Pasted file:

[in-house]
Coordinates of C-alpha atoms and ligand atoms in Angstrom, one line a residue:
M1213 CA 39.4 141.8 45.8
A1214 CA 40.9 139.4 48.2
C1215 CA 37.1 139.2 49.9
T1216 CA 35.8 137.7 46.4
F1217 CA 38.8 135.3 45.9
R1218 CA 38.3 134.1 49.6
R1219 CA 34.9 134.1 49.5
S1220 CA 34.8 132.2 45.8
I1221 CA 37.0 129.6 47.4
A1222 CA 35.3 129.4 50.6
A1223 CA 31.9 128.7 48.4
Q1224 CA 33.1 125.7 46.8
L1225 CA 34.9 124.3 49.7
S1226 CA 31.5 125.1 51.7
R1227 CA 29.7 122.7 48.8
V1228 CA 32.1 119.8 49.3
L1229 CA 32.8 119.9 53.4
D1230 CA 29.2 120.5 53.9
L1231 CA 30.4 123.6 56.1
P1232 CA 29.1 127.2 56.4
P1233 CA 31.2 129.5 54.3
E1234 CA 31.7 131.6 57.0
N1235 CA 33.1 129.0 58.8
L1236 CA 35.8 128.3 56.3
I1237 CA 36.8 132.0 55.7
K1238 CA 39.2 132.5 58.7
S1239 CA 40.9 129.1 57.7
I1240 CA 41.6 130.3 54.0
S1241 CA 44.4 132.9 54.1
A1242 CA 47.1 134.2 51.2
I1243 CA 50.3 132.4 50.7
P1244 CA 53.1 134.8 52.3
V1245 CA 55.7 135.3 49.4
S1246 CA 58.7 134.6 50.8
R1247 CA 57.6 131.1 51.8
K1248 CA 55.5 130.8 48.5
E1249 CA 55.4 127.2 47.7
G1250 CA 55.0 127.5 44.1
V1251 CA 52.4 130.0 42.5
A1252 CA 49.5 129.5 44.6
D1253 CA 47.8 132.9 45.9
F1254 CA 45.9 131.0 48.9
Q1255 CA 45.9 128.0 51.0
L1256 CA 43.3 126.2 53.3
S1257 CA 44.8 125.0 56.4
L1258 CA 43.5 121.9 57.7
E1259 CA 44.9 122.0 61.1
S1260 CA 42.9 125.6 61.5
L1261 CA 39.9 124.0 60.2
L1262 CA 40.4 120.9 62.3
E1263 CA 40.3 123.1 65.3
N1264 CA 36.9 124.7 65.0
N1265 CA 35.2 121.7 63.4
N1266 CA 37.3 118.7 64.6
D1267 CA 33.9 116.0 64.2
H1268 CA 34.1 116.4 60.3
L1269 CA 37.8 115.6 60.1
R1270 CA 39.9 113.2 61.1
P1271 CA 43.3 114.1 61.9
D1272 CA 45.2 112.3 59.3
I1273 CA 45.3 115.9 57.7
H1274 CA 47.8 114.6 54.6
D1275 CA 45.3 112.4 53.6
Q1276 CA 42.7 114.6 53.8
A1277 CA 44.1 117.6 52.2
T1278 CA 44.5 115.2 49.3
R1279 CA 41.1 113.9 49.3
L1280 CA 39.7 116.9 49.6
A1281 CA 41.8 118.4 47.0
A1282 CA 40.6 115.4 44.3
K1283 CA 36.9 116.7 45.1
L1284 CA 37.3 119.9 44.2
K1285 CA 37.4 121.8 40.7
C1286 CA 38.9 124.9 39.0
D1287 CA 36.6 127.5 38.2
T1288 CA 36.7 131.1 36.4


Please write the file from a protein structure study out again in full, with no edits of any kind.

[in-house]
Coordinates of C-alpha atoms and ligand atoms in Angstrom, one line a residue:
M1213 CA 39.4 141.8 45.8
A1214 CA 40.9 139.4 48.2
C1215 CA 37.1 139.2 49.9
T1216 CA 35.8 137.7 46.4
F1217 CA 38.8 135.3 45.9
R1218 CA 38.3 134.1 49.6
R1219 CA 34.9 134.1 49.5
S1220 CA 34.8 132.2 45.8
I1221 CA 37.0 129.6 47.4
A1222 CA 35.3 129.4 50.6
A1223 CA 31.9 128.7 48.4
Q1224 CA 33.1 125.7 46.8
L1225 CA 34.9 124.3 49.7
S1226 CA 31.5 125.1 51.7
R1227 CA 29.7 122.7 48.8
V1228 CA 32.1 119.8 49.3
L1229 CA 32.8 119.9 53.4
D1230 CA 29.2 120.5 53.9
L1231 CA 30.4 123.6 56.1
P1232 CA 29.1 127.2 56.4
P1233 CA 31.2 129.5 54.3
E1234 CA 31.7 131.6 57.0
N1235 CA 33.1 129.0 58.8
L1236 CA 35.8 128.3 56.3
I1237 CA 36.8 132.0 55.7
K1238 CA 39.2 132.5 58.7
S1239 CA 40.9 129.1 57.7
I1240 CA 41.6 130.3 54.0
S1241 CA 44.4 132.9 54.1
A1242 CA 47.1 134.2 51.2
I1243 CA 50.3 132.4 50.7
P1244 CA 53.1 134.8 52.3
V1245 CA 55.7 135.3 49.4
S1246 CA 58.7 134.6 50.8
R1247 CA 57.6 131.1 51.8
K1248 CA 55.5 130.8 48.5
E1249 CA 55.4 127.2 47.7
G1250 CA 55.0 127.5 44.1
V1251 CA 52.4 130.0 42.5
A1252 CA 49.5 129.5 44.6
D1253 CA 47.8 132.9 45.9
F1254 CA 45.9 131.0 48.9
Q1255 CA 45.9 128.0 51.0
L1256 CA 43.3 126.2 53.3
S1257 CA 44.8 125.0 56.4
L1258 CA 43.5 121.9 57.7
E1259 CA 44.9 122.0 61.1
S1260 CA 42.9 125.6 61.5
L1261 CA 39.9 124.0 60.2
L1262 CA 40.4 120.9 62.3
E1263 CA 40.3 123.1 65.3
N1264 CA 36.9 124.7 65.0
N1265 CA 35.2 121.7 63.4
N1266 CA 37.3 118.7 64.6
D1267 CA 33.9 116.0 64.2
H1268 CA 34.1 116.4 60.3
L1269 CA 37.8 115.6 60.1
R1270 CA 39.9 113.2 61.1
P1271 CA 43.3 114.1 61.9
D1272 CA 45.2 112.3 59.3
I1273 CA 45.3 115.9 57.7
H1274 CA 47.8 114.6 54.6
D1275 CA 45.3 112.4 53.6
Q1276 CA 42.7 114.6 53.8
A1277 CA 44.1 117.6 52.2
T1278 CA 44.5 115.2 49.3
R1279 CA 41.1 113.9 49.3
L1280 CA 39.7 116.9 49.6
A1281 CA 41.8 118.4 47.0
A1282 CA 40.6 115.4 44.3
K1283 CA 36.9 116.7 45.1
L1284 CA 37.3 119.9 44.2
K1285 CA 37.4 121.8 40.7
C1286 CA 38.9 124.9 39.0
D1287 CA 36.6 127.5 38.2
T1288 CA 36.7 131.1 36.4